They have stated often that feedback is a huge component of their modern music, and necessarily, a part of filter design for their more “synthy” sounds.

Search for “autechre max patch” type of thing on here and I’ll bet you’ll get some hits.

Another thing: there’s no rule that says you can’t turn harsh, digital stutters and glitches into more palatable sounds in the analog realm. I often use weird spectral efx with extreme frequency ranges , then tame them by throwing the Analog Heat at the end of the chain.

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Back in the 20th century we used to spraypaint CDs to get them to play erratically.

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I can see why a very snappy envelope on an analog filter would would get the wine bottle opening sound, in parallel with some high frequencies/ HP filtered. I have to find this sound!

Thanks everyone for the ideas. Getting snappy feedbacks, might be there as well.
Layers…
:thinking: :yum:

Sweet ! Love me some glichy bpms :sunglasses:

Same technic as editing an image file with a text editor to get pure glitches : I think there is a way to convert an MP3 file into a RAW file, then opening it on Photoshop, make some minor random edits on the picture and then reconvert it into mp3

may i suggest Audacity for this?
you can import „raw data“ very easily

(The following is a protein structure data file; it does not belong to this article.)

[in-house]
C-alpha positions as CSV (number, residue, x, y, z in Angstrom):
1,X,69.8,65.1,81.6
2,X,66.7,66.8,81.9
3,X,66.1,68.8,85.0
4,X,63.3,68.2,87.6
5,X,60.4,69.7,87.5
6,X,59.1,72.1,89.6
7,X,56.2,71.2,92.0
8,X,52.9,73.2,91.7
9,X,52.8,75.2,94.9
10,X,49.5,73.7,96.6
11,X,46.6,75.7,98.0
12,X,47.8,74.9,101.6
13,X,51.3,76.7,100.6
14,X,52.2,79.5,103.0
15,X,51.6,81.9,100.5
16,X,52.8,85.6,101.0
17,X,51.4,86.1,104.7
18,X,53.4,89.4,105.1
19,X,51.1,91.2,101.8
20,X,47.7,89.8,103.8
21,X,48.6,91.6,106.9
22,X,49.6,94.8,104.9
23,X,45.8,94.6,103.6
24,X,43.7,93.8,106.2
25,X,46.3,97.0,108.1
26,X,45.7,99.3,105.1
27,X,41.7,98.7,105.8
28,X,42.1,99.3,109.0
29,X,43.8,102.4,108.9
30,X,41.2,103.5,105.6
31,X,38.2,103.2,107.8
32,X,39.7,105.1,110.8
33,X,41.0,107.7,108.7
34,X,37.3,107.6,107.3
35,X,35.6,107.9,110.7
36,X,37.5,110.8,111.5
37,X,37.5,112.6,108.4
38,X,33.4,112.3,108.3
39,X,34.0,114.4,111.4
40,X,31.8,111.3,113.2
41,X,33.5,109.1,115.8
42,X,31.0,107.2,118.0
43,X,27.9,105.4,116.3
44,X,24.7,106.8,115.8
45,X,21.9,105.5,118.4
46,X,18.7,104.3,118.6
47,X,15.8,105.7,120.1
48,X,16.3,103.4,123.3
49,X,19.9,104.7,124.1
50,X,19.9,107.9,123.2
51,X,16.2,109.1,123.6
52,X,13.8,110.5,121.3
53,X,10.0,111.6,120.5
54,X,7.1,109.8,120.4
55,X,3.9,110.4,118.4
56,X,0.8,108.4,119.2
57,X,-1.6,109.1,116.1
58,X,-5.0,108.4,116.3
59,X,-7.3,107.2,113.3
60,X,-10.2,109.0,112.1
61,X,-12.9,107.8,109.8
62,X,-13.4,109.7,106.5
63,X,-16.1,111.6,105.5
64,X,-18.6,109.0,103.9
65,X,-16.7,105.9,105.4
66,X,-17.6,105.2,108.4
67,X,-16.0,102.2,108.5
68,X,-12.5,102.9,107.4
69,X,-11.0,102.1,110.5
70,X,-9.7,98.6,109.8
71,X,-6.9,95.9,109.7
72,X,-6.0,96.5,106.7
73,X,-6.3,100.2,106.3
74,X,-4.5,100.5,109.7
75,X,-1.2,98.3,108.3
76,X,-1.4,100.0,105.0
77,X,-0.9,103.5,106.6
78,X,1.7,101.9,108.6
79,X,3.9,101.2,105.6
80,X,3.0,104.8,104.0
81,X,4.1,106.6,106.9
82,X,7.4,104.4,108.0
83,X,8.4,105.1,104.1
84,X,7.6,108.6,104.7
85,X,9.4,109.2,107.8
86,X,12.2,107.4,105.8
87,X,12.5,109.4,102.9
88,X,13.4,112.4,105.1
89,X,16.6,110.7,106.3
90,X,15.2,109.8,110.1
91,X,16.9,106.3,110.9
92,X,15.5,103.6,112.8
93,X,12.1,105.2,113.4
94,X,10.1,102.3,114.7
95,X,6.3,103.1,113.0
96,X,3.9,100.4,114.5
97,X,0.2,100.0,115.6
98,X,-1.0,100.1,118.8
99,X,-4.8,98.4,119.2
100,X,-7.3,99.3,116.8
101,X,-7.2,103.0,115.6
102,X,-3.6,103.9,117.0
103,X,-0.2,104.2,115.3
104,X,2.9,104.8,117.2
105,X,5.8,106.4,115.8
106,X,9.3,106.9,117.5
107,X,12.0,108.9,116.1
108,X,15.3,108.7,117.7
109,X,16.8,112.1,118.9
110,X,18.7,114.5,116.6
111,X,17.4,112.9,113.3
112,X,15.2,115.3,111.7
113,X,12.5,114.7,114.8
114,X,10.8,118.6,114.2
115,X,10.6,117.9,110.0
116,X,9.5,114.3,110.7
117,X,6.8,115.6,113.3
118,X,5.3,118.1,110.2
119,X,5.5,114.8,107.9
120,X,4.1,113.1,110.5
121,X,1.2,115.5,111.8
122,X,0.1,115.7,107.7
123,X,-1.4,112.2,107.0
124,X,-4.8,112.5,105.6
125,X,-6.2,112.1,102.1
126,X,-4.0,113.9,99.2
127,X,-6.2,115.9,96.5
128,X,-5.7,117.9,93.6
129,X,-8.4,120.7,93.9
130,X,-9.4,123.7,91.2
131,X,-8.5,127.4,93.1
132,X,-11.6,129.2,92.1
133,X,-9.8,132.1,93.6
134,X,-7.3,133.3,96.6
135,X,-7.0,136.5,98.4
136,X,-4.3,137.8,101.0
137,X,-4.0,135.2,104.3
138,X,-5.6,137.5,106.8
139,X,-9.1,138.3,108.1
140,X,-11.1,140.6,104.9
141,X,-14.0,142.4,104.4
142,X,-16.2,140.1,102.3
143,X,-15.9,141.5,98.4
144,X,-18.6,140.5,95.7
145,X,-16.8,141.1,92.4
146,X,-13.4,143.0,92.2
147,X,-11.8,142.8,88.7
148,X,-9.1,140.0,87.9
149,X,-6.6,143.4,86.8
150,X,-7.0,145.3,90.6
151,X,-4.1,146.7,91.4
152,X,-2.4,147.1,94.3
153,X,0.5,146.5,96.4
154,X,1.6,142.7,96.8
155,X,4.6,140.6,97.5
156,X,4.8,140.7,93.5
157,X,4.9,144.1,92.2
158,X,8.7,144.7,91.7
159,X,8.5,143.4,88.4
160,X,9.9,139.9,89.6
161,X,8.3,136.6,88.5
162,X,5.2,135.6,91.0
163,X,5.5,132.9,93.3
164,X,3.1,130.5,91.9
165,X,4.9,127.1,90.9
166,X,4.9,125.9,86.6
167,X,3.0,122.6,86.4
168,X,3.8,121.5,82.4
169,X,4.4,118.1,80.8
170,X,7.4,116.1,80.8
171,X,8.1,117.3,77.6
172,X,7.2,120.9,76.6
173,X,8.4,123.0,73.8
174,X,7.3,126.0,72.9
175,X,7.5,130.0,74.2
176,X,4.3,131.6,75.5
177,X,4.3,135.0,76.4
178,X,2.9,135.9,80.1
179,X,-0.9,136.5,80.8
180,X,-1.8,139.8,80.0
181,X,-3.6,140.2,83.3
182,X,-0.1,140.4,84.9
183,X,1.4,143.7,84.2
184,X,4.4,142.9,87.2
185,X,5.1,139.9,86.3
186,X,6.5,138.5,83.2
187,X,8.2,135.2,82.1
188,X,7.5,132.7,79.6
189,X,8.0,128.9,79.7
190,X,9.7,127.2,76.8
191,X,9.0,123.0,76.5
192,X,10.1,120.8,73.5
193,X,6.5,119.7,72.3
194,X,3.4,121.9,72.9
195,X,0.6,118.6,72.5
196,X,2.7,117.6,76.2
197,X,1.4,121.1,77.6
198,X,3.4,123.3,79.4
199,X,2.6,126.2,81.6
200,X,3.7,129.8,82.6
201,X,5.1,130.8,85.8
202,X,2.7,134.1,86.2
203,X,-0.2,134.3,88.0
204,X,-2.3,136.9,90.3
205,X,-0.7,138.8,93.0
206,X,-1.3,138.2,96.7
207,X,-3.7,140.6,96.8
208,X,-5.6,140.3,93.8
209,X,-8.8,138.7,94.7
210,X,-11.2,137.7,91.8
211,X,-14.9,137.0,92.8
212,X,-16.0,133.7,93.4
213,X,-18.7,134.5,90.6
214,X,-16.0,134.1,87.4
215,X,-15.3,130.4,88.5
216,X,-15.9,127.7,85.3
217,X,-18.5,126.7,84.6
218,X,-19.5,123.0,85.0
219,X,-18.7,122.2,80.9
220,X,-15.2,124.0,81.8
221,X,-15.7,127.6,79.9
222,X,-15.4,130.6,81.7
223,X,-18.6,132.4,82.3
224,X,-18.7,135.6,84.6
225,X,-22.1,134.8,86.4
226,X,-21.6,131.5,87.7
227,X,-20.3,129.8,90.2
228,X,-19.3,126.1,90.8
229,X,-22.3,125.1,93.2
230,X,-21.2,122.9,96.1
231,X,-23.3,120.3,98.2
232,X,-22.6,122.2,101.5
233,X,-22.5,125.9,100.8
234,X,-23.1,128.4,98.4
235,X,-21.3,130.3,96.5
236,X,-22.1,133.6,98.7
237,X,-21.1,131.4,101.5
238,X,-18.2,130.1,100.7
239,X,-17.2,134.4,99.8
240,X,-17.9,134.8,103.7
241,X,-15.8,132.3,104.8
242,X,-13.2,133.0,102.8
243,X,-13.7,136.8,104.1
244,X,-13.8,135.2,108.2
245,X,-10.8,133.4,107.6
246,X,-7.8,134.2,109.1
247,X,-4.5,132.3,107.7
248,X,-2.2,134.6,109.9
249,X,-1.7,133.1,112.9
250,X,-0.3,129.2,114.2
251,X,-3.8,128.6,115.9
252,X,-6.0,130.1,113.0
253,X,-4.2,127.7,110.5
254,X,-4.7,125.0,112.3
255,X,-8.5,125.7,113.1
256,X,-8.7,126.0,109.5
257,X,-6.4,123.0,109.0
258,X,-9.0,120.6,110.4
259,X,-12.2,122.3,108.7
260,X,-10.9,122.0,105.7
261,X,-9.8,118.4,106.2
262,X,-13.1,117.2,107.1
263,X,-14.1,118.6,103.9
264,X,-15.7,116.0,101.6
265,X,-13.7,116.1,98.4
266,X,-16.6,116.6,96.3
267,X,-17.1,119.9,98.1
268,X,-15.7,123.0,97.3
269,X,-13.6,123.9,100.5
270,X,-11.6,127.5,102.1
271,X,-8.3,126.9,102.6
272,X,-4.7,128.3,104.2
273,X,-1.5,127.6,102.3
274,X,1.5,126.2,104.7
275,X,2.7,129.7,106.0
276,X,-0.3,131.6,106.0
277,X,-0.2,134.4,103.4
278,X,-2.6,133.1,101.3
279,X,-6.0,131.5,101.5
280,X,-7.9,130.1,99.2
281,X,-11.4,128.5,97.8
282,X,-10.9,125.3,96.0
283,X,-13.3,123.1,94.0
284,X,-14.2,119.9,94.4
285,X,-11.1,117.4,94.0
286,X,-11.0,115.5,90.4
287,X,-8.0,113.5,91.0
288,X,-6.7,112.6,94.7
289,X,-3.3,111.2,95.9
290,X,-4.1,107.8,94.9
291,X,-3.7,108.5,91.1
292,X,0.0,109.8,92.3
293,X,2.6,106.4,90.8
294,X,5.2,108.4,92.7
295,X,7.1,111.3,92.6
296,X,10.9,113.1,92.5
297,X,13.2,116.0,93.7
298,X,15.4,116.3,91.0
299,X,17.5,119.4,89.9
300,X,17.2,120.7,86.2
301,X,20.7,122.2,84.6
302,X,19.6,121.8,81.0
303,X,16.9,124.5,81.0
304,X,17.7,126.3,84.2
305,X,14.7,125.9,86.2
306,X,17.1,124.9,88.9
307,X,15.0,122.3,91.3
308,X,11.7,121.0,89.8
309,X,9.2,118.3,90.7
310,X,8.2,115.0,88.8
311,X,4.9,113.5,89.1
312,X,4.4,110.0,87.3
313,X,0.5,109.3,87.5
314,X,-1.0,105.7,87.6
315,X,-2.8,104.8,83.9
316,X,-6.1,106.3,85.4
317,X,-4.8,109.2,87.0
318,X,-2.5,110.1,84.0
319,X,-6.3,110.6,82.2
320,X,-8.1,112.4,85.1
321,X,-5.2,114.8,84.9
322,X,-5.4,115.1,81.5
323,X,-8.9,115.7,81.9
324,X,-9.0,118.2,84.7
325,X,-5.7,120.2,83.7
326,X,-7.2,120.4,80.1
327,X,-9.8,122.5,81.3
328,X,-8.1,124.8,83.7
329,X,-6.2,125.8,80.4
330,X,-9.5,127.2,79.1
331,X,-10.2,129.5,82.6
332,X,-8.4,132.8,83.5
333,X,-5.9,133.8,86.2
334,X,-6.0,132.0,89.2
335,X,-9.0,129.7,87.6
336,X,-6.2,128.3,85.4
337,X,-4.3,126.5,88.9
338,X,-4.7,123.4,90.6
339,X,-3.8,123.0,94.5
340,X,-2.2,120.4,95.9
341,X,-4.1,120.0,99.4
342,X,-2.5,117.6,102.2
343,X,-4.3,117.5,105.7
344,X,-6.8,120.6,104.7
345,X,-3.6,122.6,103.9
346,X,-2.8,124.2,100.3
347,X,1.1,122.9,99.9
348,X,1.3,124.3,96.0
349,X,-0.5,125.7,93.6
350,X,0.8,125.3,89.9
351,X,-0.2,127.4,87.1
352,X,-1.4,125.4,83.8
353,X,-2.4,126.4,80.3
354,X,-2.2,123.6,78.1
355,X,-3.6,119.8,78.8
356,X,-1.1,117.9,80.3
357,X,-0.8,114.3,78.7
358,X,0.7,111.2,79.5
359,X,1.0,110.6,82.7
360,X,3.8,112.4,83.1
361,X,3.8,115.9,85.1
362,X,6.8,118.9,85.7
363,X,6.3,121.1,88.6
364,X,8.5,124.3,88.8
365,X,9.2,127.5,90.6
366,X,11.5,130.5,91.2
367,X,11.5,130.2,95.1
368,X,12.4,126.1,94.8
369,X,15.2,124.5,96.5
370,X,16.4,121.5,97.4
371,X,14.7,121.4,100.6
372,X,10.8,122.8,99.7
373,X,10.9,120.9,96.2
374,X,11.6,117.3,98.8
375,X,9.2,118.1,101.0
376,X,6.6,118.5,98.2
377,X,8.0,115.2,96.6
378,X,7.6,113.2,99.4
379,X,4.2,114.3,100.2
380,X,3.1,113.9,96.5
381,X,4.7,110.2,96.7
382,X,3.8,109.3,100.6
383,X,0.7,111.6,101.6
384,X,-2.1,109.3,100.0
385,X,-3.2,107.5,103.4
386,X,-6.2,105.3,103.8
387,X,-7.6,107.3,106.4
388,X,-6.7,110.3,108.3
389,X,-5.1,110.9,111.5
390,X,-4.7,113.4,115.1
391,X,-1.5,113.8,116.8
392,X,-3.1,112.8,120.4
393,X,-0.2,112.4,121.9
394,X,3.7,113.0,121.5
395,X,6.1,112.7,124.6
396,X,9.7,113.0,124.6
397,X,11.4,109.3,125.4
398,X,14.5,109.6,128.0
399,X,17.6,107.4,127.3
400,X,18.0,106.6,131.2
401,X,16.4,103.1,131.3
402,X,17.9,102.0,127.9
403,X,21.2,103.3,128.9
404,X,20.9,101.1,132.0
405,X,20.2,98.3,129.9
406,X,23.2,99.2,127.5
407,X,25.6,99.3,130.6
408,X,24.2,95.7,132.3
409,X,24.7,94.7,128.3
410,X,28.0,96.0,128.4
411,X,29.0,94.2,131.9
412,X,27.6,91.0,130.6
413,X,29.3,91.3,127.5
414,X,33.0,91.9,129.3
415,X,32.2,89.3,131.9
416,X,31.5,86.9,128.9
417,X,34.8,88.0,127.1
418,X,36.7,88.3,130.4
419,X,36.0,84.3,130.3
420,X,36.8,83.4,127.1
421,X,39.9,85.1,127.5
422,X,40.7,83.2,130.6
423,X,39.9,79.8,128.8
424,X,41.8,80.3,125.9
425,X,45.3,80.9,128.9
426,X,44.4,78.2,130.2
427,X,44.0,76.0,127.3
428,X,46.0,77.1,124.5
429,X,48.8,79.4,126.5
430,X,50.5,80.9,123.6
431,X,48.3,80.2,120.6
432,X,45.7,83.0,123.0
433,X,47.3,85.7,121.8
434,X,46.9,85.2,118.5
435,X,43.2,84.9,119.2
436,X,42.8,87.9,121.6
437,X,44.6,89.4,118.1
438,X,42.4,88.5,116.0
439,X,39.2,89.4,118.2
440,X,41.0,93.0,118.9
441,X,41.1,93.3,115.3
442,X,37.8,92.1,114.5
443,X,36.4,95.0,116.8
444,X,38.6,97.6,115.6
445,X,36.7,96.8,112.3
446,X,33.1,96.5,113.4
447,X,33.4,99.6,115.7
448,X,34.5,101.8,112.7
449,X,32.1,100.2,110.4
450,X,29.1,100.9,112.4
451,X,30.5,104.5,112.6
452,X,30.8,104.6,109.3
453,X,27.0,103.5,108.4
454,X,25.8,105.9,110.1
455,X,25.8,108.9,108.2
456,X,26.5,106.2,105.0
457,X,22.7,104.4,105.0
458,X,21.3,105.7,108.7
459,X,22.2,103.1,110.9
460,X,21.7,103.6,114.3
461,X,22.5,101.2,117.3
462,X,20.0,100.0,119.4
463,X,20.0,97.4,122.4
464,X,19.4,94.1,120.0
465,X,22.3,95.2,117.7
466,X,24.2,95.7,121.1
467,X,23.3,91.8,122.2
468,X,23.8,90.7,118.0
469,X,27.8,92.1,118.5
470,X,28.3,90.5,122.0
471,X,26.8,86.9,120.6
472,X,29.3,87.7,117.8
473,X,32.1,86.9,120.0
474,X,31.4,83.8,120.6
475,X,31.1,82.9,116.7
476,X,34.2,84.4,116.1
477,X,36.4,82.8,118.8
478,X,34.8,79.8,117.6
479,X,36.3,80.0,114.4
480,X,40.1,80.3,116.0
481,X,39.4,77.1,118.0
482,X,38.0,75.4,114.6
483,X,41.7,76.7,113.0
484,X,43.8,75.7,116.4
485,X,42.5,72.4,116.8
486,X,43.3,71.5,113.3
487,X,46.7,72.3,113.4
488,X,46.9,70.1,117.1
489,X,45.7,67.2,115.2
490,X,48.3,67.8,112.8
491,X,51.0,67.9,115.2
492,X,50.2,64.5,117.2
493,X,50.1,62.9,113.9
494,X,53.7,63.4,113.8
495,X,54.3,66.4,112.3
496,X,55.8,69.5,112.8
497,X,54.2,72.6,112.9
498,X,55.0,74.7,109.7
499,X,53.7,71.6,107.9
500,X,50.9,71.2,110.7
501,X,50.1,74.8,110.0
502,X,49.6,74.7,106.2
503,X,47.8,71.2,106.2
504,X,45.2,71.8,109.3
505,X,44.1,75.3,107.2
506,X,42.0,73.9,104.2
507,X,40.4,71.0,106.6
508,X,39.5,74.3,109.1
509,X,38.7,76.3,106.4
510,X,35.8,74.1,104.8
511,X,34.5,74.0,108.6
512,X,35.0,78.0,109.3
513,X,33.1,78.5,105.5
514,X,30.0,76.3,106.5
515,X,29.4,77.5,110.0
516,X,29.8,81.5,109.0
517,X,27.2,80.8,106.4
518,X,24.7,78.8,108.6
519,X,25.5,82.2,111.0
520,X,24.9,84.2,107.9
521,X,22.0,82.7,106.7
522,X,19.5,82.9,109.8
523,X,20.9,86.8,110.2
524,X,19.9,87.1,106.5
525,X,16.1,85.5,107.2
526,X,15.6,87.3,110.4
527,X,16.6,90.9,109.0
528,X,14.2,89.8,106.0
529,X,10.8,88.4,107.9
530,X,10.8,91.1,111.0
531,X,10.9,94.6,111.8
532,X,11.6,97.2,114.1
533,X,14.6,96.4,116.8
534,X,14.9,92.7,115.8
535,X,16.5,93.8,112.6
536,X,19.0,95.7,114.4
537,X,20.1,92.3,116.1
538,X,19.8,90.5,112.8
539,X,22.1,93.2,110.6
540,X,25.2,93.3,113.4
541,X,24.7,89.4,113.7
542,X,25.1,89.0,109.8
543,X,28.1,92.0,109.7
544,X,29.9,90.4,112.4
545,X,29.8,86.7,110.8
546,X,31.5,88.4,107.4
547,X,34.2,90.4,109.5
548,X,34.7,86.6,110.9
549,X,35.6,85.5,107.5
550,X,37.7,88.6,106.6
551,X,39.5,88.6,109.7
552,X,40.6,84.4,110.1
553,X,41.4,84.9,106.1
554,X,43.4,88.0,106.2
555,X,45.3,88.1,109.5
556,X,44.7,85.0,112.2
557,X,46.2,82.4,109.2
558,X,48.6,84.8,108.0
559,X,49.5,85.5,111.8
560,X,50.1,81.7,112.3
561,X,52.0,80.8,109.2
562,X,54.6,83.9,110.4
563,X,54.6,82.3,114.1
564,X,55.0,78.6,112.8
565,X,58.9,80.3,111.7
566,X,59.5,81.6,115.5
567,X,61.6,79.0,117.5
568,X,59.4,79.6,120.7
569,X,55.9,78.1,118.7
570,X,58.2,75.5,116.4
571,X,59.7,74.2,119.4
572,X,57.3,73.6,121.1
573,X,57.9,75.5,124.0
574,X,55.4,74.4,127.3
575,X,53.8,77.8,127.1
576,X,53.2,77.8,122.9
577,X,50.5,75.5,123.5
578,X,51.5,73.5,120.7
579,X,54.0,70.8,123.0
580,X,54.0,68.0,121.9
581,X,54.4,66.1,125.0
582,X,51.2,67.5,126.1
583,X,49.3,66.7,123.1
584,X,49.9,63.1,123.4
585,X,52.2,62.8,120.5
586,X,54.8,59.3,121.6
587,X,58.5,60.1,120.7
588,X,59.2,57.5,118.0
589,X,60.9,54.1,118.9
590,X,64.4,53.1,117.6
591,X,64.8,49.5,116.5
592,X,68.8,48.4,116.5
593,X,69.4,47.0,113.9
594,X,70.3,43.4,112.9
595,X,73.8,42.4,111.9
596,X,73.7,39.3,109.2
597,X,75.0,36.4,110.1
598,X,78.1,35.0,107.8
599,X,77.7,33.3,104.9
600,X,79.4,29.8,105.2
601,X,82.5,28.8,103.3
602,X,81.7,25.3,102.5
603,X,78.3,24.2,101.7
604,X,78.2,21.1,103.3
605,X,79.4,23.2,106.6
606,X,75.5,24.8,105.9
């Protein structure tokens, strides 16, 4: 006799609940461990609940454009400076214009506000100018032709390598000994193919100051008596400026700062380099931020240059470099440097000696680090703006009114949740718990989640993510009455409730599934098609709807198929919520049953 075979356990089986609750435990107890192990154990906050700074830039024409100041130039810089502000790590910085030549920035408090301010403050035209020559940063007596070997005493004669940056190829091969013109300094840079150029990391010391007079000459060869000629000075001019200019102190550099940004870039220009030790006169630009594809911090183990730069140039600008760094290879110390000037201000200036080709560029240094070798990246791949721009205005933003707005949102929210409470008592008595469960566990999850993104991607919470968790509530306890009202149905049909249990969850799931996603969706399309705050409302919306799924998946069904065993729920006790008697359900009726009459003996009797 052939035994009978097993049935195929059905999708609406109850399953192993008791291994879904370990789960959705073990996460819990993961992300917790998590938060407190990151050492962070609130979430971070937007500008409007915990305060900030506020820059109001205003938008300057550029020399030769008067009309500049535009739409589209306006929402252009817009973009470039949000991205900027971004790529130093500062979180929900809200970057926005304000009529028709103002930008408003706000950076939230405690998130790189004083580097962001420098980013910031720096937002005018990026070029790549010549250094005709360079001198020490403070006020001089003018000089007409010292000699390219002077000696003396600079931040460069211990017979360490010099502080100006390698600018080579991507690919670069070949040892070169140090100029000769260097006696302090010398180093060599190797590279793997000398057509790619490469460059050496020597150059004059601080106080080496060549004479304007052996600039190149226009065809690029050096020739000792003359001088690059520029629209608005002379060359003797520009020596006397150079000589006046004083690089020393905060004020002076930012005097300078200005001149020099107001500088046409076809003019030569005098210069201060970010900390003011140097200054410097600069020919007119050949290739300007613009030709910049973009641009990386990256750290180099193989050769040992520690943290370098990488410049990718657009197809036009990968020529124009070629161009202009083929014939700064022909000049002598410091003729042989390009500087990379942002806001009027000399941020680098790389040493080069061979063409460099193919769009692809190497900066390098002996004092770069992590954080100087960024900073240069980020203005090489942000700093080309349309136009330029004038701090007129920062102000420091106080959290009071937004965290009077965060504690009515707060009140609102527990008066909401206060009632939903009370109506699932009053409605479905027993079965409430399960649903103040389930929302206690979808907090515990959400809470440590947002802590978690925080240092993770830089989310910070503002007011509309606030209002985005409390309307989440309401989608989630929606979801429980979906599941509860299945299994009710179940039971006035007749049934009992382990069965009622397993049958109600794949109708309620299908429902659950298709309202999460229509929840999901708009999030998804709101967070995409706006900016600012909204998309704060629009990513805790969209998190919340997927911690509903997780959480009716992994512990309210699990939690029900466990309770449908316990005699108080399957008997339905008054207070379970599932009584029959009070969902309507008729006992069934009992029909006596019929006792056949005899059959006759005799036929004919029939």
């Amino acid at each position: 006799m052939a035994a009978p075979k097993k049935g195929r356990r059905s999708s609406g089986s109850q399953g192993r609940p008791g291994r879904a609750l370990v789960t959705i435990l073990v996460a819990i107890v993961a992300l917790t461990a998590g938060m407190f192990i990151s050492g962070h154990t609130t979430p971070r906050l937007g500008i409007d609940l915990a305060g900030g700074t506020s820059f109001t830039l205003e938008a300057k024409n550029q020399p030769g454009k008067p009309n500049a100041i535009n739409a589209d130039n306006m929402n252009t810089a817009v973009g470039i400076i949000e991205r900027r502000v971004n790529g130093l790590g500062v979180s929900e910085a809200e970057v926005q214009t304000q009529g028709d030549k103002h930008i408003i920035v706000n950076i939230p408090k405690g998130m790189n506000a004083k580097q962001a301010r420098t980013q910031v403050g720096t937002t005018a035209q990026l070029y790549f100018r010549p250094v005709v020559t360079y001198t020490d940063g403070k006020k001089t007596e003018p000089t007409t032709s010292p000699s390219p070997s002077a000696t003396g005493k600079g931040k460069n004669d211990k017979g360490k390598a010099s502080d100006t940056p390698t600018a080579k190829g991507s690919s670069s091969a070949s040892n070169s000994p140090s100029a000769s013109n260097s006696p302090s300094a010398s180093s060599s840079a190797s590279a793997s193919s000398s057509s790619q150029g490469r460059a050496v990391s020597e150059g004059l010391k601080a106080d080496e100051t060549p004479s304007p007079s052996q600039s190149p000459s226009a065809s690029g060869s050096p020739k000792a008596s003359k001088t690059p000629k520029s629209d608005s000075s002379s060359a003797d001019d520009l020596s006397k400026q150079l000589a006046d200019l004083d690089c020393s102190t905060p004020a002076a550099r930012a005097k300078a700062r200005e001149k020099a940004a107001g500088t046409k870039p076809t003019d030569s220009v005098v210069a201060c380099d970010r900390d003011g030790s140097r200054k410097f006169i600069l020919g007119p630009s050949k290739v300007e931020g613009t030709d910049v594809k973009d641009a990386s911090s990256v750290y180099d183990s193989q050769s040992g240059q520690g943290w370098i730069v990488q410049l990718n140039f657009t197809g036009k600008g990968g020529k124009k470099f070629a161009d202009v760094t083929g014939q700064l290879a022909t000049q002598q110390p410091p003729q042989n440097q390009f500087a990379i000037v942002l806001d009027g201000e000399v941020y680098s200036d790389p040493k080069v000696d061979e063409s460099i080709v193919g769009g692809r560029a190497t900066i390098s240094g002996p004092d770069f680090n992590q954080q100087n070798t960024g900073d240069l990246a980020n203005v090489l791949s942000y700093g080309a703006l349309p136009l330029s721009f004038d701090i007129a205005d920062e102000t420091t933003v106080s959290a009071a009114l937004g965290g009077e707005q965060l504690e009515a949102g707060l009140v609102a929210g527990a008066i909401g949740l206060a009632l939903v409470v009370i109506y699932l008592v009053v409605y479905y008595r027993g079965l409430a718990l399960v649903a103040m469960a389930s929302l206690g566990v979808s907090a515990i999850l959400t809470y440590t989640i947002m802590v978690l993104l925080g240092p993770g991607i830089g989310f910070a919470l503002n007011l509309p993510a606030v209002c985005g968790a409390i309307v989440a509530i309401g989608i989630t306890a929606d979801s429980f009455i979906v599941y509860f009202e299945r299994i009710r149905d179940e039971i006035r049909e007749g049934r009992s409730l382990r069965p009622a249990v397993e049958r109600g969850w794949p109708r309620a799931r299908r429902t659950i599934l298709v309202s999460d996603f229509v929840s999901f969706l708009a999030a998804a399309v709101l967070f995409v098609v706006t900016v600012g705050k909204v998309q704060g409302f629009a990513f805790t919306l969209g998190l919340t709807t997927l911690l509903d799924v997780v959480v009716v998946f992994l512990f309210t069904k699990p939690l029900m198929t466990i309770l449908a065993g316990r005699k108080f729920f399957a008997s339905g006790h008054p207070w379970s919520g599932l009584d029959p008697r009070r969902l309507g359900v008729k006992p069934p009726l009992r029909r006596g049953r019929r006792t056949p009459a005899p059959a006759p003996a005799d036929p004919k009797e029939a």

hm, check this short example:

maybe it‘s the right direction

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Thanks for the technique to generate glitches. Sampling them is a way indeed.

But what I’d like, really, is to understand how to craft/synthesize such soundscapes…
Discover what makes such glitches beautiful to my ear :tongue:

Having a waveform as a target might make things easier, though…

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As a mistake i listened to erica bassline firmware update file on iphone lately. Don‘t have it, just by browsing. Luckily didn‘t have headphones on…
( they sell the digital noise module for example now for ukraine help)


The beginning of this maybe i recorded last year (befaco rampage on vcv)

Granular effects vsts maybe
As a younger person i spent many hours with one cristina aguilera mp3 and audiomulch on my dads pc. I miss it but expensive and only 32 bit now. I think buzz tracker is still alive for old dirty digital maybe.

…hoooooolyyyyy gnarlyyyyyy cowz indeeeeeed…

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I listen to the updates too, too bad for the empty passages between the data blocks
(I guess) but otherwise it’s very experimental every time.

Le dernier tube d’Erica…
(Ne le faites pas écouter à un Db01 àprès les prochaines mises à jour :upside_down_face:)

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Love what Fennesz is doing with his guitar and Max. Personally I’ve never achieved anything I’ve liked with digital glitching. I’d need to put a lot of time into it & am more interested in analog feedback.

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@blushresponse did a great video on the Infernal Noise Machine, which would be an endless glitch exploration machine:

Also all X1LE machines are extremely versatile for glitch tasks:

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Don’t underestimate Digitone